for Wisconsin's score. Roy Bellin,
halfback, broke through the left side
of the Chicago line on second down,
Gillerlain blocked Christianson's at-
tempted place kick for the extra point,
and the Maroons clung to a one point
lead.
5=0
Christmas Folders
and Envelopes
ALL NEW DESIGNS
With Your Name
Imprinted
$100
Special assortment
of the new
EDGAR A. GUEST
CHRISTMAS GREETINGS

Manero, Mate Beat
Argentine Golfers
BUENOS AIRES, Oct. 31.-{P-
Tony Manero, U. S. open champion,
and his golfing travelling mate, John-
ny Revolta of Milwaukee, closed their
South American tour today with a
revenge 4 and 3 exhibition victory
over the prose who beat them in the
Argentine open.
anero finished third and Revolta
ith m the recent Argentine chai-
'pionship, which John Cruikshank
won and in which Juan Martinez
took second.
Manero and Revolta leave for Mi-
ami by plane tomorrow.
POLITICAL ADVERTISEMENT
The Democratic Candidate
FOR
PRDGE I

5

Read and Use The Michigan Daily Classified Ads.

The Judge Should
Know the Law

1N THE EXCITEMENT of a national campaign, we should not
forget that we are to elect county officials whose positions are as
important in their own spheres as that of the President of the
United States.
To elect a judge without legal training is like choosing a health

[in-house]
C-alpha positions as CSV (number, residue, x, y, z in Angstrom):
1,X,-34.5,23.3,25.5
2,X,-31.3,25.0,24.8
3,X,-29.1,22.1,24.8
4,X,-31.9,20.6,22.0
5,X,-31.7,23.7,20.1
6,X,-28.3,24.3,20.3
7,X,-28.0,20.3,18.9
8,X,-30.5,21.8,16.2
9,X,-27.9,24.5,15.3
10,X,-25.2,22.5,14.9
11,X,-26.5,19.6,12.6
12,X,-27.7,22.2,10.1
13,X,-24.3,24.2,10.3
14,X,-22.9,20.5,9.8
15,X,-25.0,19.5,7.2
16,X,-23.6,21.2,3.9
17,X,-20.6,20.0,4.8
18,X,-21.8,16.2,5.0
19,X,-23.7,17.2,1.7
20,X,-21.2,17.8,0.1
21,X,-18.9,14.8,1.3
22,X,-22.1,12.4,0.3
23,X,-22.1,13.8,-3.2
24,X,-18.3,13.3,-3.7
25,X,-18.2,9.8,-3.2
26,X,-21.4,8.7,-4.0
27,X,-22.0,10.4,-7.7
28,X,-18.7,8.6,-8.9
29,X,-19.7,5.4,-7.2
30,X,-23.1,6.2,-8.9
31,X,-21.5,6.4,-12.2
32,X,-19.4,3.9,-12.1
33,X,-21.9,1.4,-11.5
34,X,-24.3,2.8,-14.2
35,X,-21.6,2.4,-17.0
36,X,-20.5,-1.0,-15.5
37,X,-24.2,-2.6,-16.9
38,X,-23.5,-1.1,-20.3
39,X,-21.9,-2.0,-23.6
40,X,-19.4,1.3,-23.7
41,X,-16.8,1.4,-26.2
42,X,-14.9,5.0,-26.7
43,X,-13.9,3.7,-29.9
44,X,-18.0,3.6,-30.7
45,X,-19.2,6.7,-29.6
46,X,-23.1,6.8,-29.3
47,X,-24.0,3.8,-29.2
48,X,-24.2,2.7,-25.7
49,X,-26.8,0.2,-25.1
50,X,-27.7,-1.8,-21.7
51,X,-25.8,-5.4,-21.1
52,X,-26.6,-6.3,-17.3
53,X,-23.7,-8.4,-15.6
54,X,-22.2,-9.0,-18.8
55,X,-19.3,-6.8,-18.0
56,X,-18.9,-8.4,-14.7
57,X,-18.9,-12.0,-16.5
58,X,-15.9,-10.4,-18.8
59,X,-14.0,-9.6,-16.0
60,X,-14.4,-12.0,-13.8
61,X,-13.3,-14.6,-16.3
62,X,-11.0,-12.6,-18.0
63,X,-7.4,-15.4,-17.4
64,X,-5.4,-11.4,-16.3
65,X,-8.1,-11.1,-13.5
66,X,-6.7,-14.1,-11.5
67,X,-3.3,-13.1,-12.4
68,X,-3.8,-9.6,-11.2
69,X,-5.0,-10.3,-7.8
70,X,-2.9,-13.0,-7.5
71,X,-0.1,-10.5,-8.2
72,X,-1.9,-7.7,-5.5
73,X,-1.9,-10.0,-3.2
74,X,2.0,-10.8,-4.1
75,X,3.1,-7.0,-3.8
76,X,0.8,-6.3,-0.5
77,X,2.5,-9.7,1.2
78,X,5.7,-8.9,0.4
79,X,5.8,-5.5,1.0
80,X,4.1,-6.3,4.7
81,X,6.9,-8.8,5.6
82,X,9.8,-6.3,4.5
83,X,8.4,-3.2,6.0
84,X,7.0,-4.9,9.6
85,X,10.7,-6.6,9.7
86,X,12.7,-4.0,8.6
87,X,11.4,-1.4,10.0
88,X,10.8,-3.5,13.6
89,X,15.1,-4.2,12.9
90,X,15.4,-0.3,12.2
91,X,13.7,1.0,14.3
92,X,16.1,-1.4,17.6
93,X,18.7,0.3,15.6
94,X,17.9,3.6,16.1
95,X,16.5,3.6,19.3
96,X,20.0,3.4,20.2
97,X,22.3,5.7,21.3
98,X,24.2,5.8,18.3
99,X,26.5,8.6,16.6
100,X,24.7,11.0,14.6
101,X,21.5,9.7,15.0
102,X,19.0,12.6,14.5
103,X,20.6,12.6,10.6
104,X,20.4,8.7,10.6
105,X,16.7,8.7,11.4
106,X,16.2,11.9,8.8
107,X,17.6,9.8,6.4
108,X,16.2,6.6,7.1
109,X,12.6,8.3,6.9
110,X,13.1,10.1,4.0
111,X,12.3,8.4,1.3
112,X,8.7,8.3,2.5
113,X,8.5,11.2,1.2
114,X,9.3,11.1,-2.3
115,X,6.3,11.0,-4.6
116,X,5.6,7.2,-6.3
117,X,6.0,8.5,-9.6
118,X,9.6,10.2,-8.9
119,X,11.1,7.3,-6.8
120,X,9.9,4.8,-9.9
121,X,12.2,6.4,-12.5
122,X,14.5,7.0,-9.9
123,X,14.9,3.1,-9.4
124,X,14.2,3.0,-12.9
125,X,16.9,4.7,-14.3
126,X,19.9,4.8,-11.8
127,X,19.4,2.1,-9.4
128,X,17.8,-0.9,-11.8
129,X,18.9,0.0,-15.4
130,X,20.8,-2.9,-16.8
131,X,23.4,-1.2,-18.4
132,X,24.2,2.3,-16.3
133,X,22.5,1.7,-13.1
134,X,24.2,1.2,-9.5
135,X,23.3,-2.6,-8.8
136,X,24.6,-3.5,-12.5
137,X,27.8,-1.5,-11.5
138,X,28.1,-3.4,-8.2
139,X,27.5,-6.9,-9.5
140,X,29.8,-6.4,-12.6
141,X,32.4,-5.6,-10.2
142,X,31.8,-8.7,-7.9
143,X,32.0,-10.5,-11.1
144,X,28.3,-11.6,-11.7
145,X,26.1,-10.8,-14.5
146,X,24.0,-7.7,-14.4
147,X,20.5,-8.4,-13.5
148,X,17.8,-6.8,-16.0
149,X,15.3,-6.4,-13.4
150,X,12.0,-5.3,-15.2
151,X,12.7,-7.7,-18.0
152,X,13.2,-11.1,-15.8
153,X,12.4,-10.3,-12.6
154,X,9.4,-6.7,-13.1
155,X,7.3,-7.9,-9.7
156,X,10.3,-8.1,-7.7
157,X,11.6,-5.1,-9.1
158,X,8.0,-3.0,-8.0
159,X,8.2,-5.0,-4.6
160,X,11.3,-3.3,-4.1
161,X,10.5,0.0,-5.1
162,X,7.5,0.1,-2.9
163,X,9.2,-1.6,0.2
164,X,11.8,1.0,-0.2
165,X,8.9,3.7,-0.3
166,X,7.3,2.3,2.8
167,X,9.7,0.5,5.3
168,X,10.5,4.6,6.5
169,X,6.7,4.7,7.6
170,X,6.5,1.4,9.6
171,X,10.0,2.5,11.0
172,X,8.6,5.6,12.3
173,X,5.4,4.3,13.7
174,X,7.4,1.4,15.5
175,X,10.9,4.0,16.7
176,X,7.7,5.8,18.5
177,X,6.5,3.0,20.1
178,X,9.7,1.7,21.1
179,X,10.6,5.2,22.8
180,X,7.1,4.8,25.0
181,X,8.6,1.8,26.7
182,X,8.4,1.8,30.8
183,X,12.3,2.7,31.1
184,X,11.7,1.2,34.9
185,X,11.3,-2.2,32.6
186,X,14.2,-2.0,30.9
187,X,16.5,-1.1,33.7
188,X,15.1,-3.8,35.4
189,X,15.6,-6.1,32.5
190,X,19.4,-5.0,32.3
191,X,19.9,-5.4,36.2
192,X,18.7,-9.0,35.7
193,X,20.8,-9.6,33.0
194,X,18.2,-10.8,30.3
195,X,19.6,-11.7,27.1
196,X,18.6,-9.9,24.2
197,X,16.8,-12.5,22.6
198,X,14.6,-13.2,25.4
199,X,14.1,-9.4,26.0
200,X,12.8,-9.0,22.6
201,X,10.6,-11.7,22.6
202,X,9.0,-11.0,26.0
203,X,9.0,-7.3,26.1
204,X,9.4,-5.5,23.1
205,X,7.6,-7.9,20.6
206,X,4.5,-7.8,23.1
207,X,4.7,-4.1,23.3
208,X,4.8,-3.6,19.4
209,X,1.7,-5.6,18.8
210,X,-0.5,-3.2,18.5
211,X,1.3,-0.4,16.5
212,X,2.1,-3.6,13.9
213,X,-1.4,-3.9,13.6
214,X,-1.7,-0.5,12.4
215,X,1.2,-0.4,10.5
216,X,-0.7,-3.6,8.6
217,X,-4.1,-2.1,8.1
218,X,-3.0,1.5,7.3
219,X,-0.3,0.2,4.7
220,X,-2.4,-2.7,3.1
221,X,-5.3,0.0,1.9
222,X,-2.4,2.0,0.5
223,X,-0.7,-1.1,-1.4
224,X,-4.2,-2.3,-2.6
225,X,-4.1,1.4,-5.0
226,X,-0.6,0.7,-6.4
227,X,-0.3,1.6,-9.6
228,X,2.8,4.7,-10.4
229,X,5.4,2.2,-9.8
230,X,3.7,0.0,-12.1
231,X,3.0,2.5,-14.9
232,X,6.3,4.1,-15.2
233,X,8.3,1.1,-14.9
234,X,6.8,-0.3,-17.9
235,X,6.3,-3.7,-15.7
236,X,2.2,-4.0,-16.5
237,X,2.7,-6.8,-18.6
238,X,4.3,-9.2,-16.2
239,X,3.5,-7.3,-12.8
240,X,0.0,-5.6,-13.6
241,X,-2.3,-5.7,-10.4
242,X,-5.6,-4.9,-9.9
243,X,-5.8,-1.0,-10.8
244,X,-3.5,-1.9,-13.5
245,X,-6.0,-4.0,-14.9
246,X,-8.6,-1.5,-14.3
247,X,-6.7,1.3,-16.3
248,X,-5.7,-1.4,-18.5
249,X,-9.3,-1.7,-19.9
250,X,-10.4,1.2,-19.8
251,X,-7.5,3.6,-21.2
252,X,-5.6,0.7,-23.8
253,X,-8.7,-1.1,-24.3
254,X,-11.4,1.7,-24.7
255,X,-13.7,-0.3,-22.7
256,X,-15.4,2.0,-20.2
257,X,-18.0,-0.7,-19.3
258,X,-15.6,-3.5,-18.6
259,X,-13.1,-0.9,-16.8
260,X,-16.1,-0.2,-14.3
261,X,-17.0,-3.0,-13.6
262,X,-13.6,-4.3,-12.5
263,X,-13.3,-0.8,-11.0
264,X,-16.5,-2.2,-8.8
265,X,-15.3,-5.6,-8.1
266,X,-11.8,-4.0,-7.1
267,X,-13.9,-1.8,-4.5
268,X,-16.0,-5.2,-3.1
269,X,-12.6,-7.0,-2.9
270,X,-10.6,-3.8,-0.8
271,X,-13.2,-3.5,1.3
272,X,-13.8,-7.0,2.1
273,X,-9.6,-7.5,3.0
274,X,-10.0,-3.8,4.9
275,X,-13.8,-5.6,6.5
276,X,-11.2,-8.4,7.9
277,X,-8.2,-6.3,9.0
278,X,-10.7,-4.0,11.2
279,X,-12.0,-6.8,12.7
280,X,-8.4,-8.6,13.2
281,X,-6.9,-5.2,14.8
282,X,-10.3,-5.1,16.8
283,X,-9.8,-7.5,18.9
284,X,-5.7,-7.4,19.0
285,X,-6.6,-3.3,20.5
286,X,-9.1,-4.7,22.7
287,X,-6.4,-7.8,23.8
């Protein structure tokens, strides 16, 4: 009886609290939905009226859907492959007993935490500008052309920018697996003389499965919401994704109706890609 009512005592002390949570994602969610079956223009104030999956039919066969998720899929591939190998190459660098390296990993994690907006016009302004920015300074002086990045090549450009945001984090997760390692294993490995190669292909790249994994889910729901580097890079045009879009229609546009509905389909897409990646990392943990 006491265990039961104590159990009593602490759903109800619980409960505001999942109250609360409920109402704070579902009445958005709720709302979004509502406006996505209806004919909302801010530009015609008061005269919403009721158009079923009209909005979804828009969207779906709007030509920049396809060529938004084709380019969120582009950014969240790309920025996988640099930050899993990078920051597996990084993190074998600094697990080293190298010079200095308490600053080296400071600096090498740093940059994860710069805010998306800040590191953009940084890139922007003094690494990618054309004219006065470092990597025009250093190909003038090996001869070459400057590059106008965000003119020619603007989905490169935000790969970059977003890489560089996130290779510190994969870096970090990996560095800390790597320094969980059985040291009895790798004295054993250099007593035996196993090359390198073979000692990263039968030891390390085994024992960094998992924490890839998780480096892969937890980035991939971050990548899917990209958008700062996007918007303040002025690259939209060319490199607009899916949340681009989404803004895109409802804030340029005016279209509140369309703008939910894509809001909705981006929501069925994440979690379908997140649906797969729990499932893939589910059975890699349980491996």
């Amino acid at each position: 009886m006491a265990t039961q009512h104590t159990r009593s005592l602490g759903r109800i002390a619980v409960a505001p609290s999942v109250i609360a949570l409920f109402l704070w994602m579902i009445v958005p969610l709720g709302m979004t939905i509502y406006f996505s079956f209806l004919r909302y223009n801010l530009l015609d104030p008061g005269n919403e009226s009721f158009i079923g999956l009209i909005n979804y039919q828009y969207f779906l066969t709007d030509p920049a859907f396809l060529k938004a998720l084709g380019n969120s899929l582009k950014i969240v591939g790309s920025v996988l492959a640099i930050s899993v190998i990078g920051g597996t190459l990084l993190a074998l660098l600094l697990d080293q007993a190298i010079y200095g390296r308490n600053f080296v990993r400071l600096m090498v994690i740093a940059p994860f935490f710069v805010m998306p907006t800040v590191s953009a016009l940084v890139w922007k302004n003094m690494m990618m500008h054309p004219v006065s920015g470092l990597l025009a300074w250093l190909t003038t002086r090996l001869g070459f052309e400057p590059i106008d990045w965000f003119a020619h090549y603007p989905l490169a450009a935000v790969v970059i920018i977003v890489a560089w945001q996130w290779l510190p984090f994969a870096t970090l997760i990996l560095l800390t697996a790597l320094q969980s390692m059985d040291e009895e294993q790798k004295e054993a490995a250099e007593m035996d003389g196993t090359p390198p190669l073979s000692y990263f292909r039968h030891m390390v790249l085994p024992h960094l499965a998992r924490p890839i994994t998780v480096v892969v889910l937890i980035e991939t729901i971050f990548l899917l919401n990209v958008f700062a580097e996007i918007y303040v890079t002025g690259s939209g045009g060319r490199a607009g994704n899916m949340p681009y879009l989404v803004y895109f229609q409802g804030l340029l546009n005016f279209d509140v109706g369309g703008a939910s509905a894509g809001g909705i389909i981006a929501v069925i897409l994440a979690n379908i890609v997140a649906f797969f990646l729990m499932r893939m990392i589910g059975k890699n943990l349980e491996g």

officer who never attended medical school. This is the principal
reason why those conversant with court conditions - of both parties -
are urging the election of Harold D. Golds as Judge of Probate over
his opponent who has no legal training whatever.
And there are other reasons. Mr. Golds by his unaided efforts has
supported himself since he was eighteen years old; has obtained
eight years of University training; and by study and experience has
acquired an understanding of the human problems of the Court.

HAROLD D. GOLDS, A.B., LL.B.

Those of us who know him intimately (and, by the way this
advertisement is being inserted by Republicans) know him to be
fine and clean and of the highest personal character and character-
istics - a man who can be trusted to act thoughtfully, honestly and
capably in any circumstance.
Mr. Golds is a World War veteran who was wounded three
times while serving in France and an officer of the Marine
Corps Reserve. He has been active in relief work for veterans,
orphans and widows. He has been president of the Ann
Arbor Lawyers Club and is a member of the Executive Council
of the Washtenaw-Livingston Council of the Boy Scouts
of America.
IT IS YOUR CIVIC DUTY TO SEE THAT A MAN WITH LEGAL TRAINING IS ELECTED

I